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          Baseline risk of major bleeding in non-ST-segment-elevation myocardial infarction: the CRUSADE (Can Rapid risk stratification of Unstable angina patients Suppress ADverse outcomes with Early implementation of the ACC/AHA Guidelines) Bleeding Score.

          Treatments for non-ST-segment-elevation myocardial infarction (NSTEMI) reduce ischemic events but increase bleeding. Baseline prediction of bleeding risk can complement ischemic risk prediction for optimization of NSTEMI care; however, existing models are not well suited for this purpose. We developed (n=71 277) and validated (n=17 857) a model that identifies 8 independent baseline predictors of in-hospital major bleeding among community-treated NSTEMI patients enrolled in the Can Rapid risk stratification of Unstable angina patients Suppress ADverse outcomes with Early implementation of the ACC/AHA guidelines (CRUSADE) Quality Improvement Initiative. Model performance was tested by c statistics in the derivation and validation cohorts and according to postadmission treatment (ie, invasive and antithrombotic therapy). The CRUSADE bleeding score (range 1 to 100 points) was created by assignment of weighted integers that corresponded to the coefficient of each variable. The rate of major bleeding increased by bleeding risk score quintiles: 3.1% for those at very low risk (score 50; P(trend) or = 2 antithrombotics=0.72; <2 antithrombotics=0.73; invasive approach=0.73; conservative approach=0.68. The CRUSADE bleeding score quantifies risk for in-hospital major bleeding across all postadmission treatments, which enhances baseline risk assessment for NSTEMI care.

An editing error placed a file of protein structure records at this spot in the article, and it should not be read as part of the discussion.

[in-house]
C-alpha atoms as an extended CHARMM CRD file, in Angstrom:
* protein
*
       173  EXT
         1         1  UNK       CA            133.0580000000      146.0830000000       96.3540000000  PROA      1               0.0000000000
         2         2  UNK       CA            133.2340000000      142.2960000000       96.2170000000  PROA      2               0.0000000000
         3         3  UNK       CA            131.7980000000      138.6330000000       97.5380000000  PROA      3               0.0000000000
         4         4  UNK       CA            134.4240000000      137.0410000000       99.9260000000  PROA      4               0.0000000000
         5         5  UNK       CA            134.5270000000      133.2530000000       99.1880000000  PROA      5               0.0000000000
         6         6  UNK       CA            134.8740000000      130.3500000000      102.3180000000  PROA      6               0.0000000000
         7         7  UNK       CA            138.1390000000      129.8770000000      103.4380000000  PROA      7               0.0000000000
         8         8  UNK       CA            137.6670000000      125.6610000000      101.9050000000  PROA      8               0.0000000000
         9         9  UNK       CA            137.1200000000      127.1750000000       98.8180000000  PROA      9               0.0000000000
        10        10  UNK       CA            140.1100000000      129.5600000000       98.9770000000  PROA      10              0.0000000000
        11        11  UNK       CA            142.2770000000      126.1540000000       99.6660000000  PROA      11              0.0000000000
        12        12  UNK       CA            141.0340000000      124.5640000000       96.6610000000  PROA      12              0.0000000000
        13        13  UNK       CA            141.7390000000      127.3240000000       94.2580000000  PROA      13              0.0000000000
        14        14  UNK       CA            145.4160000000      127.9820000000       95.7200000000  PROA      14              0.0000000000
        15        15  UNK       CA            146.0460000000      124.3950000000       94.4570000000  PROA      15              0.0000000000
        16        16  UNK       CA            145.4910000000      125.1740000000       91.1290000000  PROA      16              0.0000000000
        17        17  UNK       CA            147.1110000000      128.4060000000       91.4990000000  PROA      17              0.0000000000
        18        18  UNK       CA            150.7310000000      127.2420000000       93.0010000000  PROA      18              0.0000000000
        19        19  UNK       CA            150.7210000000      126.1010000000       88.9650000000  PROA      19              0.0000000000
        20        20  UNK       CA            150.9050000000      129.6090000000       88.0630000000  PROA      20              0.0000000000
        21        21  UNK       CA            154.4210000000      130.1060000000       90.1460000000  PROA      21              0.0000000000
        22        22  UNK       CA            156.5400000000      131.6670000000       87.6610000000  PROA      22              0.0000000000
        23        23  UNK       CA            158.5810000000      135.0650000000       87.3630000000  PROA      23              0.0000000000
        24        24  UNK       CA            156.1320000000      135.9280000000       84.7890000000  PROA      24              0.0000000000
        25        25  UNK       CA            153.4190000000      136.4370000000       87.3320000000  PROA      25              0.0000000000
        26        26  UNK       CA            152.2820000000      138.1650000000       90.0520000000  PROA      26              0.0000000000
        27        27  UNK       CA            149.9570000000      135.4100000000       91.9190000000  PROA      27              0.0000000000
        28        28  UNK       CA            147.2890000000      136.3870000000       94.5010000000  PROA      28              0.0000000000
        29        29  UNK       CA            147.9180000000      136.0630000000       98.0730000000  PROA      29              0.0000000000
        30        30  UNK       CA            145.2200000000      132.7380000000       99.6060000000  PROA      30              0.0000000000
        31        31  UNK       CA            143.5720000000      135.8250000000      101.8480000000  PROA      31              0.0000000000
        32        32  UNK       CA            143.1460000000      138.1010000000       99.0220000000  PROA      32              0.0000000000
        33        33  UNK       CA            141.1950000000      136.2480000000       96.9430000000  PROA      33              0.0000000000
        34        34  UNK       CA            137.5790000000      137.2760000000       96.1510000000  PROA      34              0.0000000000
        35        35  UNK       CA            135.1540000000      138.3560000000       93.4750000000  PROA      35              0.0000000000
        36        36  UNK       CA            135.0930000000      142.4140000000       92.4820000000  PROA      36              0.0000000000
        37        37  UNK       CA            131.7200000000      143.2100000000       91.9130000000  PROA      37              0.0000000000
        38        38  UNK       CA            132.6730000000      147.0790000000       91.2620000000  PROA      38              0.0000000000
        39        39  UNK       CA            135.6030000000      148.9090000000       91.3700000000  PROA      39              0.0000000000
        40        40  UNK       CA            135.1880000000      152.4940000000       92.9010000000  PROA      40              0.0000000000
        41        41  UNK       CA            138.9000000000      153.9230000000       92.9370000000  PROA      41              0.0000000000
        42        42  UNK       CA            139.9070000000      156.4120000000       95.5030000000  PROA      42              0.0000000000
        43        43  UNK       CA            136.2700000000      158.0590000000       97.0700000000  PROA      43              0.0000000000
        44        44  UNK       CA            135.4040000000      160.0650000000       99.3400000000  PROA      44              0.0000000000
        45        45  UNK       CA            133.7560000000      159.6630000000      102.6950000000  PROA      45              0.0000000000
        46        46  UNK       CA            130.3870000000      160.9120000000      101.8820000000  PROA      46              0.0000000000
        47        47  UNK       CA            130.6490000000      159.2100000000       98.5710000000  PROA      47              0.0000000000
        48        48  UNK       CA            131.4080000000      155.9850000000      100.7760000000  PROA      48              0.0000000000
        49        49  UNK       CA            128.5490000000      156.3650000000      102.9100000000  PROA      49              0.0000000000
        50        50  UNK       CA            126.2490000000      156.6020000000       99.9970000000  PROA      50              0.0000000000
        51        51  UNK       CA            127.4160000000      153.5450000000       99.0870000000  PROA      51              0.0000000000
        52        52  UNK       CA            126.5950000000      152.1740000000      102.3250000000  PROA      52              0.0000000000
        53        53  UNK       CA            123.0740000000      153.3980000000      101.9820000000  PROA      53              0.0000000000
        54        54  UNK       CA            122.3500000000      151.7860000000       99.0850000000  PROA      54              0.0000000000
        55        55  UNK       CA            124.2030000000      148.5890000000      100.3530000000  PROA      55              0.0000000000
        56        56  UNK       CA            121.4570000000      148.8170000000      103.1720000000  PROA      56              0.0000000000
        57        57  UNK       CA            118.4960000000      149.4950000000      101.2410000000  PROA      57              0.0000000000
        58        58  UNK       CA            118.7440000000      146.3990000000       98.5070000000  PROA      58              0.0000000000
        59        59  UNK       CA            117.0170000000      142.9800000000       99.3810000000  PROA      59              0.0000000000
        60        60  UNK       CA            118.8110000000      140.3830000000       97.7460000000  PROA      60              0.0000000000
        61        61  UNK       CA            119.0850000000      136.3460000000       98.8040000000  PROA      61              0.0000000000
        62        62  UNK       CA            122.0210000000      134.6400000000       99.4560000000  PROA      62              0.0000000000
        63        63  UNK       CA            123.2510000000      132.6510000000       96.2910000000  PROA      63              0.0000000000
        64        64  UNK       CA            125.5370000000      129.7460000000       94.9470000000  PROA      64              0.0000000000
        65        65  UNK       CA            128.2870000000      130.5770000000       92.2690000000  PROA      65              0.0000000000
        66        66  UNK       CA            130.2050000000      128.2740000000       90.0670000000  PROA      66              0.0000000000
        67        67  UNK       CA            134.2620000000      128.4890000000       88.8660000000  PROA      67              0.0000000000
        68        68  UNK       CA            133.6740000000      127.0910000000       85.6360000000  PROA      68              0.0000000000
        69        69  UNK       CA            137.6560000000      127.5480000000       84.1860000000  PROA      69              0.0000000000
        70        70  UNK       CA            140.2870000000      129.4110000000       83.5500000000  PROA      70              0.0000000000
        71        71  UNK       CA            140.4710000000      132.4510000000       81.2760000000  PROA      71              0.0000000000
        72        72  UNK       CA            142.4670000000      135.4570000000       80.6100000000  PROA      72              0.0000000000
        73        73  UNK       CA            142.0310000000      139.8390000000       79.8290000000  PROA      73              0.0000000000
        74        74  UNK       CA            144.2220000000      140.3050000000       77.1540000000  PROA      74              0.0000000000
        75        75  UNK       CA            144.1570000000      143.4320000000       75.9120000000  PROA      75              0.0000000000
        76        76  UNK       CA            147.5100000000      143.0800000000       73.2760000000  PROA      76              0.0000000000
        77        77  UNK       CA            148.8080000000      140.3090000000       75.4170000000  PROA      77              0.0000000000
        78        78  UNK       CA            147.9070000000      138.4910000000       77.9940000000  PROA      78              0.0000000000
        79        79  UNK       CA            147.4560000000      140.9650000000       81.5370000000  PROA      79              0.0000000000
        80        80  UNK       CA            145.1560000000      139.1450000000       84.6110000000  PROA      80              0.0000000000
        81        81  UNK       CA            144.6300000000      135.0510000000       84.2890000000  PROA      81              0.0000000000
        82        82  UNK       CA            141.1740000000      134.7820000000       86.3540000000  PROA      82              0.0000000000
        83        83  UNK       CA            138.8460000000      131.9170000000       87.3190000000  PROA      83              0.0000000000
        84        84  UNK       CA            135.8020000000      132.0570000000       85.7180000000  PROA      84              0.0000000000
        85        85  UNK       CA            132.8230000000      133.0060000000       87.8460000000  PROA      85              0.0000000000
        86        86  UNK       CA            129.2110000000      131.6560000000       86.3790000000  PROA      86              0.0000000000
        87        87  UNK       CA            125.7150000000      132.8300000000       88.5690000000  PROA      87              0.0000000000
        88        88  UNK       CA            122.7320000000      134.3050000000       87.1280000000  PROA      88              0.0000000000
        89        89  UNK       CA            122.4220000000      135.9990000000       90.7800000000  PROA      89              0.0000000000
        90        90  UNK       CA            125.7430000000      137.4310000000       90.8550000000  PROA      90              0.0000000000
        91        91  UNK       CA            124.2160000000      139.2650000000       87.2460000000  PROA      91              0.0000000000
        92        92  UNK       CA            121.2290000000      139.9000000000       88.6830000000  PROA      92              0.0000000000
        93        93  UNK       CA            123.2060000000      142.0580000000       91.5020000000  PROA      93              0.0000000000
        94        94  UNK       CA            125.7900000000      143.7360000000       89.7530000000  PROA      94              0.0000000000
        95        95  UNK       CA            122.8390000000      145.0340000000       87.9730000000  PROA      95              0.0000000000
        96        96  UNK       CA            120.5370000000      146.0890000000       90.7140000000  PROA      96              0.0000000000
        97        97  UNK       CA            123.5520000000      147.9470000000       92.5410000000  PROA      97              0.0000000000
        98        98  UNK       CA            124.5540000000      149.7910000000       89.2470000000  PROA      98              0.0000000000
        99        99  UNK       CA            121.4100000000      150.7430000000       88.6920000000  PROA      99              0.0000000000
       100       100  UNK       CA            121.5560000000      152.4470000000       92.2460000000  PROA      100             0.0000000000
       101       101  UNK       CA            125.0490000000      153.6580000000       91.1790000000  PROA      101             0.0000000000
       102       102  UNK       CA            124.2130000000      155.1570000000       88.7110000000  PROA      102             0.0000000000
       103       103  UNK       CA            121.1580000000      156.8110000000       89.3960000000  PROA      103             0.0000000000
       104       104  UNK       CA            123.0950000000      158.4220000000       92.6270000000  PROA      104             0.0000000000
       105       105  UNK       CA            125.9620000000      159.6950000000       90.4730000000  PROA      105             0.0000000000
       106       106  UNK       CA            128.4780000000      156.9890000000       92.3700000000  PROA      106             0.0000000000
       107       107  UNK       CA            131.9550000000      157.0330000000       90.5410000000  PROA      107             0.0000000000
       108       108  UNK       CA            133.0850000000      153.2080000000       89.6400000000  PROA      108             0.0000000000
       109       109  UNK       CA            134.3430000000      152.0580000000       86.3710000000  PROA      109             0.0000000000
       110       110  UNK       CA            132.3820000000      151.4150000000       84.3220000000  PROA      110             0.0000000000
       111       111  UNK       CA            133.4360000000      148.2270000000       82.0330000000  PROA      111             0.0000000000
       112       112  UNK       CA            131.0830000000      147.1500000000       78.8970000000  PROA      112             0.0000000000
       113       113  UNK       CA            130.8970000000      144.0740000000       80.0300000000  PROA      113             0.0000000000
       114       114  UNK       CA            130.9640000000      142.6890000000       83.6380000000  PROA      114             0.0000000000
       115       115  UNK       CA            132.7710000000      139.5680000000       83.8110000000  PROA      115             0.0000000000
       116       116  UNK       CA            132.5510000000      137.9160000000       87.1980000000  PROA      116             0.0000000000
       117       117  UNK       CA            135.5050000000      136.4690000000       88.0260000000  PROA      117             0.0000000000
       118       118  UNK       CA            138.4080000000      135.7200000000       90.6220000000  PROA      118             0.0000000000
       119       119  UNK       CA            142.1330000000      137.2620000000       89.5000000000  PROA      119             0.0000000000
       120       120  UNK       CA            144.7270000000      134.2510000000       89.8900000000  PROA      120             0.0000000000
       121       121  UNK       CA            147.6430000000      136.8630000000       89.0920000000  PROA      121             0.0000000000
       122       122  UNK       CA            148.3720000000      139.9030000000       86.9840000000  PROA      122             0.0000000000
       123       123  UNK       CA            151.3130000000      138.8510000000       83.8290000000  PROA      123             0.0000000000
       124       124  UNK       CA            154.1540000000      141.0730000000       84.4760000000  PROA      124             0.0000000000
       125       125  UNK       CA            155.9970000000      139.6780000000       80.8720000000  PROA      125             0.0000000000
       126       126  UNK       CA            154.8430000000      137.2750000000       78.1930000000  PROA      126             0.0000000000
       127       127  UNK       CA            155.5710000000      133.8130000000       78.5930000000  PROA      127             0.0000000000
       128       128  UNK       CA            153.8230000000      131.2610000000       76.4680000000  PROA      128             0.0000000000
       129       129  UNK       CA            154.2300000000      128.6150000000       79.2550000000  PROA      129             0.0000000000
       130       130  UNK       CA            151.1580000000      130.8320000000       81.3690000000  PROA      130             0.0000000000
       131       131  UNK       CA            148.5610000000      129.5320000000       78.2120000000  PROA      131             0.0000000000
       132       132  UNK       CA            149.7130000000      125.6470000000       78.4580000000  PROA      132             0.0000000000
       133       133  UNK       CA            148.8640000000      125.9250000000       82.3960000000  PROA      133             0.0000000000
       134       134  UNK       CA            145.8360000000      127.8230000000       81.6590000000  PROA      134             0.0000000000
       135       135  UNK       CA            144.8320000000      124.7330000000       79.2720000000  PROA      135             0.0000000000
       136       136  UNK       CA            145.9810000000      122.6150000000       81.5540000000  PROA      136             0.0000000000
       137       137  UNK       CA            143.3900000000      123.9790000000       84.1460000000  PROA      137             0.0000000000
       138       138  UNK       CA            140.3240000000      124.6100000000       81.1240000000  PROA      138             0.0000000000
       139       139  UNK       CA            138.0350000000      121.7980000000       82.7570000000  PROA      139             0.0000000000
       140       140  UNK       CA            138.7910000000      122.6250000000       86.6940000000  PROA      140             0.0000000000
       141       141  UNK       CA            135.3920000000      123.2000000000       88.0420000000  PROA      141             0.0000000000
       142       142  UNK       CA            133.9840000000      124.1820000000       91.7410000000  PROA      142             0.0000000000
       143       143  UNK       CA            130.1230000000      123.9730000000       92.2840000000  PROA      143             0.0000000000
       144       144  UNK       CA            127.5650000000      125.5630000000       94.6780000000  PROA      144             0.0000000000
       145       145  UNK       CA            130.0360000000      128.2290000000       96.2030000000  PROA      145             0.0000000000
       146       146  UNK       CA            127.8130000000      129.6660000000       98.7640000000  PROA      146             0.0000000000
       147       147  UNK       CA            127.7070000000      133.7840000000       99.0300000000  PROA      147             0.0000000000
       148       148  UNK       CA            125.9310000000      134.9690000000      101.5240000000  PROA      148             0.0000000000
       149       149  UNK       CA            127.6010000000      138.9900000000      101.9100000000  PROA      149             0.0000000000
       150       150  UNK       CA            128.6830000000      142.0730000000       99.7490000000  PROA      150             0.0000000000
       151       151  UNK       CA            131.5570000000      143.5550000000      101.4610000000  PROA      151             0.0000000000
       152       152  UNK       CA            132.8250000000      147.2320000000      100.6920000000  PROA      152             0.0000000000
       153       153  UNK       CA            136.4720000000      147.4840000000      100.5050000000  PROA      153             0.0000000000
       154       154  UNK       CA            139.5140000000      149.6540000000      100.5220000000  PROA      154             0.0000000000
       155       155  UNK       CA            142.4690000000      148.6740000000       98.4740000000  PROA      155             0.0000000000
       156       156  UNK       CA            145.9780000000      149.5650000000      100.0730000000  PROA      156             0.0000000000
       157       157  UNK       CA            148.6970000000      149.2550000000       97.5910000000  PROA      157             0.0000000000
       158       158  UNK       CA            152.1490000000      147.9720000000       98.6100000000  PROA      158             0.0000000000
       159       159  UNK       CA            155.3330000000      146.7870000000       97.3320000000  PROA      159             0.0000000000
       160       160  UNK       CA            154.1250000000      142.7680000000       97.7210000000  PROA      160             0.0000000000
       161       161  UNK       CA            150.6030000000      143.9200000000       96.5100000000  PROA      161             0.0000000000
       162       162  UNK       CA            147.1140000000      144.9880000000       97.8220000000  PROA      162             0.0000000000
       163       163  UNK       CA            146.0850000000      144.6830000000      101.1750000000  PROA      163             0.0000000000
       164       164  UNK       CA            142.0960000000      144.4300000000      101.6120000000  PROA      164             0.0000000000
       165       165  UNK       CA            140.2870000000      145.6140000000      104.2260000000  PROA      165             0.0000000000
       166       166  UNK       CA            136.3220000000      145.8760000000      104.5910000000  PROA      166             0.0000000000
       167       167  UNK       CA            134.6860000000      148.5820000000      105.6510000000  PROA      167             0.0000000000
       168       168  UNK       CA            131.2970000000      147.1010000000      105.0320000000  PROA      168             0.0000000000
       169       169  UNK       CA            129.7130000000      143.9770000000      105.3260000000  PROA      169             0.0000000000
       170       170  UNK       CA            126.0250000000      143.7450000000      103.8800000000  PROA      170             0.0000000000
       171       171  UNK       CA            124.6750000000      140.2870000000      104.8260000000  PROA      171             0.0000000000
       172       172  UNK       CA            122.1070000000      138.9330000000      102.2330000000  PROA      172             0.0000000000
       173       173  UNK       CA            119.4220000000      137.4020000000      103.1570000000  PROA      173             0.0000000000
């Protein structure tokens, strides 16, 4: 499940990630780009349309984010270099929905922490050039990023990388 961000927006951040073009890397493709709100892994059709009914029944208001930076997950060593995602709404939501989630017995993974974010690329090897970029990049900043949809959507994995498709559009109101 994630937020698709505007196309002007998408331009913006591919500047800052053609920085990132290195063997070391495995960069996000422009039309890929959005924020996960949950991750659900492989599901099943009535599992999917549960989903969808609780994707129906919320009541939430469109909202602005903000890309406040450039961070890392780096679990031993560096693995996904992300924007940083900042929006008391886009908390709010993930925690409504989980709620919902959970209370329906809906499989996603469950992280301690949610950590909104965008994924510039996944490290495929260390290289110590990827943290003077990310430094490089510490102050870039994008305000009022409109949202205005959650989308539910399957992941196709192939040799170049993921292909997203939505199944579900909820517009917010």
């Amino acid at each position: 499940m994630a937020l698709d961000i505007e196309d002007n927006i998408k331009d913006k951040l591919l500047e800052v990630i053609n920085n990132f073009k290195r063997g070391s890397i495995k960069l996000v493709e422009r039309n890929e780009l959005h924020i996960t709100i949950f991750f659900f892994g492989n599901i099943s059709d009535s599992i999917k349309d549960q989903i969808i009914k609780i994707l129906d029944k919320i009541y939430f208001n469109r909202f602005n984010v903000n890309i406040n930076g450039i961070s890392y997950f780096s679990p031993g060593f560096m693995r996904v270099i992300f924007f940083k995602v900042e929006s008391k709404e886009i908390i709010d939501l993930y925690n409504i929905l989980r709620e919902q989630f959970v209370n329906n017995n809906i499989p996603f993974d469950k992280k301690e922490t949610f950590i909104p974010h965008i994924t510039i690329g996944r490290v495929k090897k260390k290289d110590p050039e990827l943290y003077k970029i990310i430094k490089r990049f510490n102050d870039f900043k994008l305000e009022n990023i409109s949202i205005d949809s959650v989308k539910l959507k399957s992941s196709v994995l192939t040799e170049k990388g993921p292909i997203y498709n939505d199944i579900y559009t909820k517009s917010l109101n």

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            2011 ACCF/AHA Guideline for Coronary Artery Bypass Graft Surgery. A report of the American College of Cardiology Foundation/American Heart Association Task Force on Practice Guidelines. Developed in collaboration with the American Association for Thoracic Surgery, Society of Cardiovascular Anesthesiologists, and Society of Thoracic Surgeons.